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Showing posts from December 11, 2016

Review: Apache

Burt Lancaster is the blue-eyed Apache Indian warrior Massai (!), who is destined to be a loner, at war with the oppressive white man, but also not fitting in with other Indian tribes. After capture and thrown on a train with other captured apaches, Massai escapes, with determined (but not brutal) John McIntire on his tail, along with his Indian tracker Charles Bronson. Jean Peters is Massai’s squaw, daughter of duplicitous chief Paul Guilfoyle. Morris Ankrum excels briefly, as a Cherokee Massai meets on the run, who has settled rather nicely into white society and informs Massai that the Apache can do it too.

Watchable, typically muscular, but minor league Robert Aldrich (“The Dirty Dozen”, “Hush…Hush, Sweet Charlotte”) film from 1954 offers up fine work by an admittedly miscast Lancaster (blue-eyed and constantly baring those big pearly whites, but as robust-and also deadly serious- as ever) and the always professional McIntire. A young Charles Bronson makes for a surprisingly convi…

Review: Love & Mercy

The story of Brian Wilson, chief songwriter for iconic American band, The Beach Boys. The film gives us both Wilson as a young musical genius in the 1960s (played by Paul Dano), and also in his mentally declining ‘lost’ years in the 1980s (now played by John Cusack). We see Brian’s struggle to win the approval of his critical and unfeeling father (Bill Camp), the heated internal dynamics between Brian and chiefly Mike Love (Jake Abel), his mental breakdown, and the serious manipulations by Brian’s doctor Eugene Landy (Paul Giamatti, as the nuttiest therapist in the history of cinema, possibly real-life), an uber-intense control freak who seems to be doing more harm than good for Brian. He’s also Brian’s legal guardian. Yep. Brian’s car saleswoman wife Melinda (Elizabeth Banks) is the one seen to attempt to cut the umbilical cord between Brian and his doctor/wannabe music producer.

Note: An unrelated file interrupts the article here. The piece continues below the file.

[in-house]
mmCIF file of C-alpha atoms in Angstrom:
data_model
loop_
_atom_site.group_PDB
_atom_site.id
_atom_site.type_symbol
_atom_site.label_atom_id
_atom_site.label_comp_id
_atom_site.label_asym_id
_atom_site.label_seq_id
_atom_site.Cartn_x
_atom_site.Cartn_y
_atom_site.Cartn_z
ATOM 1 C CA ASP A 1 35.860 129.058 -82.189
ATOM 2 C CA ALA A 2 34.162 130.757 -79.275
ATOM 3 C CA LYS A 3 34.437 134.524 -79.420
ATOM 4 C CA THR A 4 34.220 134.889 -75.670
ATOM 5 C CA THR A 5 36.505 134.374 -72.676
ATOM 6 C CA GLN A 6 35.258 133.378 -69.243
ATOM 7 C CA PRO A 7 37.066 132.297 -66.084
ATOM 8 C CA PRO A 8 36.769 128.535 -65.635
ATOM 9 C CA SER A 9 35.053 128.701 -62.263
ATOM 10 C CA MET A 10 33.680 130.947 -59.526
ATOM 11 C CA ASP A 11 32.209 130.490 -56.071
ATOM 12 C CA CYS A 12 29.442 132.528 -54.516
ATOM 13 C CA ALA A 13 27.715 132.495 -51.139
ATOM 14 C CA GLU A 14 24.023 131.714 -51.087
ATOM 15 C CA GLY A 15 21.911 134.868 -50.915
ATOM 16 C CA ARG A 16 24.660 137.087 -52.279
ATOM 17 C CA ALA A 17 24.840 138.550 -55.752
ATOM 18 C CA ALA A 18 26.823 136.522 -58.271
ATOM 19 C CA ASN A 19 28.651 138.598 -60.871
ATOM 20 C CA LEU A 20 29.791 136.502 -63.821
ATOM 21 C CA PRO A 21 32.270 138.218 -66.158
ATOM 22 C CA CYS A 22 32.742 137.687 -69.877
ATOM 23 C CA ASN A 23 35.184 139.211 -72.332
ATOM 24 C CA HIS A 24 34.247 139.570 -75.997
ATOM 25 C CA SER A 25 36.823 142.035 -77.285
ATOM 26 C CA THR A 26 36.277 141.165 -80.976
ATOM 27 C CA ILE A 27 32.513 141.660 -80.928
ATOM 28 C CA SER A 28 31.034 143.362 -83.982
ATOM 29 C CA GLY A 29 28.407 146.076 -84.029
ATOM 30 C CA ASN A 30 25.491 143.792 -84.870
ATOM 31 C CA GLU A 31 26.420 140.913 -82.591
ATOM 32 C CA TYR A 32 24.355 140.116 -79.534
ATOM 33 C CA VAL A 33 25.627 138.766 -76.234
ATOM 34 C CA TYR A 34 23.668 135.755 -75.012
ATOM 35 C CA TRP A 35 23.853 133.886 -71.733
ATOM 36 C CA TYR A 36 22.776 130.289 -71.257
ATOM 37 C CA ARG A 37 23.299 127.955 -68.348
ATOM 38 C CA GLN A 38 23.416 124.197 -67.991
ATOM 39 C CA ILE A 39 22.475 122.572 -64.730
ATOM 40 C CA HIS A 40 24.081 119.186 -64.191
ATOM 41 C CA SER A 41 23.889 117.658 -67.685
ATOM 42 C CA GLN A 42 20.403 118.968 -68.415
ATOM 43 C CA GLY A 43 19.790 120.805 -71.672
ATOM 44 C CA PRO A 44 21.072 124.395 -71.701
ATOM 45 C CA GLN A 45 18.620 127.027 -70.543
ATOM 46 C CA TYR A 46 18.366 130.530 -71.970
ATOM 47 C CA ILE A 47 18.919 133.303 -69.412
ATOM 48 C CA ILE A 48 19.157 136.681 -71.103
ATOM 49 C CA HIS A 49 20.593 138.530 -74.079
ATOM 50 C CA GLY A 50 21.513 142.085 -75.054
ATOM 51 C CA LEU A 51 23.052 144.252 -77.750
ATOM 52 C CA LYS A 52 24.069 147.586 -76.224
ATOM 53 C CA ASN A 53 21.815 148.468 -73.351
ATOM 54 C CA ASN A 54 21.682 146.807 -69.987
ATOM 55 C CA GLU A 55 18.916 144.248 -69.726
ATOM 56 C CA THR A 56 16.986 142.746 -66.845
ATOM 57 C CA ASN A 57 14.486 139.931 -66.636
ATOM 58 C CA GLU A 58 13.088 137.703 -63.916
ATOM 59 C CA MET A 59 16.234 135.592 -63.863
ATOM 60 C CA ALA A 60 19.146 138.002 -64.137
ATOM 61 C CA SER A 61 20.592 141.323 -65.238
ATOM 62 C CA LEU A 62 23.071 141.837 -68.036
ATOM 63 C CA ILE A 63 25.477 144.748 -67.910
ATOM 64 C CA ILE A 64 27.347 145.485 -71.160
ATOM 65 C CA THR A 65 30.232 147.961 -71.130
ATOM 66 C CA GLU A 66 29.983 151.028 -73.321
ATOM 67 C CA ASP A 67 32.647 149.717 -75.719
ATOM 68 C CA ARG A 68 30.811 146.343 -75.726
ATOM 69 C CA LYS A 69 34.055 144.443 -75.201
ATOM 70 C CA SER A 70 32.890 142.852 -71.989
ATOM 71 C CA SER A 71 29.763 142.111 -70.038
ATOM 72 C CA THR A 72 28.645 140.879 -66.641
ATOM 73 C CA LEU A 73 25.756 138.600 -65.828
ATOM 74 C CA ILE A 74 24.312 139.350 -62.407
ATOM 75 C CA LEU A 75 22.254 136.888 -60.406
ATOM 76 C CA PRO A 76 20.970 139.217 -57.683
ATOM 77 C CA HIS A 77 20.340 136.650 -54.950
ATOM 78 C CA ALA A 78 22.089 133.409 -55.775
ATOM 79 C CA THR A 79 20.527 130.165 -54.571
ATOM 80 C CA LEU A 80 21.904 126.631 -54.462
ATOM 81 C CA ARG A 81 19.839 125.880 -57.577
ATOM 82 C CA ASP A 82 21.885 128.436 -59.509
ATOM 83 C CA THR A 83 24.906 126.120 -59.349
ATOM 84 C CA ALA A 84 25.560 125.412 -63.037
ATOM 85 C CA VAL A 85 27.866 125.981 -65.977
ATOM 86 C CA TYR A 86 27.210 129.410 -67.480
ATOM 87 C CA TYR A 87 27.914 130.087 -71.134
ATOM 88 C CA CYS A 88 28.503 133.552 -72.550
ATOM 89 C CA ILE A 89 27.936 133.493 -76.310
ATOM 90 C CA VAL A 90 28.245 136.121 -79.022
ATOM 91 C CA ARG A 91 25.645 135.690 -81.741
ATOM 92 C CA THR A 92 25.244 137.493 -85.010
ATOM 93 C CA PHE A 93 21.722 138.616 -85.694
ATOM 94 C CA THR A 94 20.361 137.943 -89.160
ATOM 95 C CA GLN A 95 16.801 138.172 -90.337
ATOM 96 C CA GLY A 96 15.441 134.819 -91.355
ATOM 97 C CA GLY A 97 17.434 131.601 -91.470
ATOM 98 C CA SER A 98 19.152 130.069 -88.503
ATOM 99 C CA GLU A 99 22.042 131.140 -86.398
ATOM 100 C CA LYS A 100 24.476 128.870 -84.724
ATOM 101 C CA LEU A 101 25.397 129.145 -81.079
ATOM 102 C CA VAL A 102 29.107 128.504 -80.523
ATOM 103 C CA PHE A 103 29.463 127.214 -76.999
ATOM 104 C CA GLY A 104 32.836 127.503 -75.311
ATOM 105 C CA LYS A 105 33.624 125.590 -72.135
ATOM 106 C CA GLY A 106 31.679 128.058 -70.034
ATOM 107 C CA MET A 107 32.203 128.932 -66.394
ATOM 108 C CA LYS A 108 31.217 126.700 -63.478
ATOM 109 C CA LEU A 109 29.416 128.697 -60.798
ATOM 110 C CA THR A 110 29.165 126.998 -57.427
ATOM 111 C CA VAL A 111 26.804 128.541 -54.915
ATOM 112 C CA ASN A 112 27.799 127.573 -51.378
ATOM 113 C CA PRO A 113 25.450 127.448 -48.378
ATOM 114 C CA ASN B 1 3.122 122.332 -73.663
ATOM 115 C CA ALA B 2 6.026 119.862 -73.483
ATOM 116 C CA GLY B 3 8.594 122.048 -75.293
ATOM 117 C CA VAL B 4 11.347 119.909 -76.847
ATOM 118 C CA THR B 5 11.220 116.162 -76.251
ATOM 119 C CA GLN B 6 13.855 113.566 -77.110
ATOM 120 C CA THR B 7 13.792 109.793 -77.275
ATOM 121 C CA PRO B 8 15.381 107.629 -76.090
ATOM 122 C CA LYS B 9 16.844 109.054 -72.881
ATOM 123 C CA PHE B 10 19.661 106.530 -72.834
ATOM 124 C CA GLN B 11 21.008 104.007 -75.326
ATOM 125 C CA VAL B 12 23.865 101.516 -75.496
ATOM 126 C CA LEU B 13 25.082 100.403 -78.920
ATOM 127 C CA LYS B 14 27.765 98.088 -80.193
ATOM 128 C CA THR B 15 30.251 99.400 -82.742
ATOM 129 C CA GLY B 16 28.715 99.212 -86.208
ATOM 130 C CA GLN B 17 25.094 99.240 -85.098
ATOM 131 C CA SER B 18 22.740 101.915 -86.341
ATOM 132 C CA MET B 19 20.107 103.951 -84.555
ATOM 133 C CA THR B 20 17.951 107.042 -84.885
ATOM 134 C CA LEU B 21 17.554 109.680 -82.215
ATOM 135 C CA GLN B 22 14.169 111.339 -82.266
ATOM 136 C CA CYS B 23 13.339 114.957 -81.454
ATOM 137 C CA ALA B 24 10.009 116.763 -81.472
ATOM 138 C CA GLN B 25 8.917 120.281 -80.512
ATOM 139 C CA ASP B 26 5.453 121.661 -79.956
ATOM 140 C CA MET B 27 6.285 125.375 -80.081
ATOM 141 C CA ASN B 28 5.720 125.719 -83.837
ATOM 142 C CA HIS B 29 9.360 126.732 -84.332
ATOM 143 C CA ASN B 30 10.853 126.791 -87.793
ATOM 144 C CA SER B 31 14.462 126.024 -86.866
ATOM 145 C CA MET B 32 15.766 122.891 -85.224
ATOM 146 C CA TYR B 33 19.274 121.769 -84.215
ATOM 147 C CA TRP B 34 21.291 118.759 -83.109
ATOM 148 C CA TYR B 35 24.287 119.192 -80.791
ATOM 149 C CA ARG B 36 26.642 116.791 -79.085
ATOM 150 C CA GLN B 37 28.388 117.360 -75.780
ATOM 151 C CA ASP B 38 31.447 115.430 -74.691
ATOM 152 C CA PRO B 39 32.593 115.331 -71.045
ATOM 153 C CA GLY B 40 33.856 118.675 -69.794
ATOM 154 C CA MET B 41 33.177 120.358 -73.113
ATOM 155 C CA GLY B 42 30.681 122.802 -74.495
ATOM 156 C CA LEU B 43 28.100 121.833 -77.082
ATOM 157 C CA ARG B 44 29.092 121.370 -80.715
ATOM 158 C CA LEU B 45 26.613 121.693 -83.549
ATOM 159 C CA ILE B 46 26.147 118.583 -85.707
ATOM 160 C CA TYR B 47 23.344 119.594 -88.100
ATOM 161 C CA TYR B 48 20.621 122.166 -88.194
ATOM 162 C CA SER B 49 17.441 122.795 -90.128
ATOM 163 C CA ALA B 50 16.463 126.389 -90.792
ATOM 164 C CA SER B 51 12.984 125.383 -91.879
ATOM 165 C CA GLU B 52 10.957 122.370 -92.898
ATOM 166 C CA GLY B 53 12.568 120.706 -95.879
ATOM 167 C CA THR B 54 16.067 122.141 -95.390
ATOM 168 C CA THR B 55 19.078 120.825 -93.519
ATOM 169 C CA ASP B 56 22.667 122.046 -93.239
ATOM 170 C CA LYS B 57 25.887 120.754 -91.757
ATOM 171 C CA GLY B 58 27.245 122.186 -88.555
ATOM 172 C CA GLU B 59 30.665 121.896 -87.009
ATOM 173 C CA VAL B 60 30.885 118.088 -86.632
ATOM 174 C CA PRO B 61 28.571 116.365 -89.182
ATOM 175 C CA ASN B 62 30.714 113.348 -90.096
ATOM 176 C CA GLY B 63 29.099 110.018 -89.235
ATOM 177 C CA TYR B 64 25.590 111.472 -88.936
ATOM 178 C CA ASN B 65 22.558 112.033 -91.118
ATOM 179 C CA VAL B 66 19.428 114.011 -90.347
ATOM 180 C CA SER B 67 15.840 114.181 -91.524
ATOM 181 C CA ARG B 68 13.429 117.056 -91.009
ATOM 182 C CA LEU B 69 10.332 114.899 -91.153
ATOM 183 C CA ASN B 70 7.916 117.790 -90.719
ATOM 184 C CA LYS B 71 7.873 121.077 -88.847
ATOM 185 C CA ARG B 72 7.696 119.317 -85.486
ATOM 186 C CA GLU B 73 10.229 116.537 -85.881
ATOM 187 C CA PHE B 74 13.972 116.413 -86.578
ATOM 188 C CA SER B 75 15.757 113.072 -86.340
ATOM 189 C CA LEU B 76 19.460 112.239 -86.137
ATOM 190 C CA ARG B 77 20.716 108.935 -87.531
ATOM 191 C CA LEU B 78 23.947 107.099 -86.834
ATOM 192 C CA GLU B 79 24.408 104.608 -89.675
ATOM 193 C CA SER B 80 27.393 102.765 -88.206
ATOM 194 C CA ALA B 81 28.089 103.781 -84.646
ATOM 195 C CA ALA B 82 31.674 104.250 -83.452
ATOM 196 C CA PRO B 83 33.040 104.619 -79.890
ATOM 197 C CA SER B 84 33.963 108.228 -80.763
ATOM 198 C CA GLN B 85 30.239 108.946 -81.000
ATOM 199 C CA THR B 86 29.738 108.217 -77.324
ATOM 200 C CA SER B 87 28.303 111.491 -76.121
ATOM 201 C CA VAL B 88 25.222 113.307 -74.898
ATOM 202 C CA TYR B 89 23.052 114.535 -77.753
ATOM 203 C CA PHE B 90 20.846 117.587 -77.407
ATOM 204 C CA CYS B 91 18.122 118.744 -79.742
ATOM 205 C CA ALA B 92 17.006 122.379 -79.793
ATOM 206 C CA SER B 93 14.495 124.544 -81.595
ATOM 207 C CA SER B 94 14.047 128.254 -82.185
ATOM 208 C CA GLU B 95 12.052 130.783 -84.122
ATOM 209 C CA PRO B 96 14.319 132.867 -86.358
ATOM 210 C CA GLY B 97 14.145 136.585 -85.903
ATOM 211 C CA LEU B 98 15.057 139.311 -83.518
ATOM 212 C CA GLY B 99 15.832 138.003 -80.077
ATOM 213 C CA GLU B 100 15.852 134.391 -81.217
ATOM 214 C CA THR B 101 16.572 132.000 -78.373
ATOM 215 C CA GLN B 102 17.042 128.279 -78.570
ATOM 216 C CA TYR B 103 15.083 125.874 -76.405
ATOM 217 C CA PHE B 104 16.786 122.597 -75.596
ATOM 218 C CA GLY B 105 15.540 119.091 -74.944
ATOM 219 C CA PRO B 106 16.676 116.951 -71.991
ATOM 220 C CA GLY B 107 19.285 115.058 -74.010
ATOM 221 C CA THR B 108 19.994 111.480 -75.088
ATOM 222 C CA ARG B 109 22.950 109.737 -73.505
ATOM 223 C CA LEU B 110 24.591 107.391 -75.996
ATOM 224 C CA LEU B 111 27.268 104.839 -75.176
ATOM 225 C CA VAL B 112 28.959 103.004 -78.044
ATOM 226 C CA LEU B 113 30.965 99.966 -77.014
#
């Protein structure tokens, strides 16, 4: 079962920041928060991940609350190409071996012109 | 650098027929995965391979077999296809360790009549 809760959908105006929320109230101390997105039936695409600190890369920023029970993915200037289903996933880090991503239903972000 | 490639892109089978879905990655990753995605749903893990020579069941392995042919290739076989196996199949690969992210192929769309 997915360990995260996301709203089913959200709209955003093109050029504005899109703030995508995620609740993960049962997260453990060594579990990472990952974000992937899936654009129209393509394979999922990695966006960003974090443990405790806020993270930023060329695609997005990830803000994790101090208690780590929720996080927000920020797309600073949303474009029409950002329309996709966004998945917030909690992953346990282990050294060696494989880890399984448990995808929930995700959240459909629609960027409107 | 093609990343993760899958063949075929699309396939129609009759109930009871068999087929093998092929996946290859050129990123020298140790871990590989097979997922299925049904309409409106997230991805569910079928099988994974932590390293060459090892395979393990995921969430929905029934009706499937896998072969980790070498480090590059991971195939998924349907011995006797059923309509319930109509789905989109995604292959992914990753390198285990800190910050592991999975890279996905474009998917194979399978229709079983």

Most of this 2015 biopic from director Bill Pohlad (a notable film producer in only his second directoria…

Review: Louis Theroux: My Scientology Movie

Full disclosure: I’m far from a Louis Theroux fan. I’ve watched some of his docos on TV, especially enjoyed his ones on “The Most Hated Family in America”, but I generally find him creepy, impossibly smug, condescending, and irritatingly insincere. With this 2016 doco on The Church of Scientology he has, for me reached his nadir. 2015 gave us a really terrific documentary on Scientology with “Going Clear”, 2016 gives us Louis and this useless piece crap directed by John Dower. You see, “Going Clear” was an interesting and informative documentary, despite the seemingly secretive nature of the Church of Scientology. There’s plenty of meat to chew on, and quite a number of talking heads to offer their insight. Our chap Louis, having met resistance and restriction in his pursuit of making a documentary about Scientology, got pretty much bugger all, and decides to press on making the movie anyway. It’s idiotic, Louis and Dower should’ve cut their losses and made a different film, because w…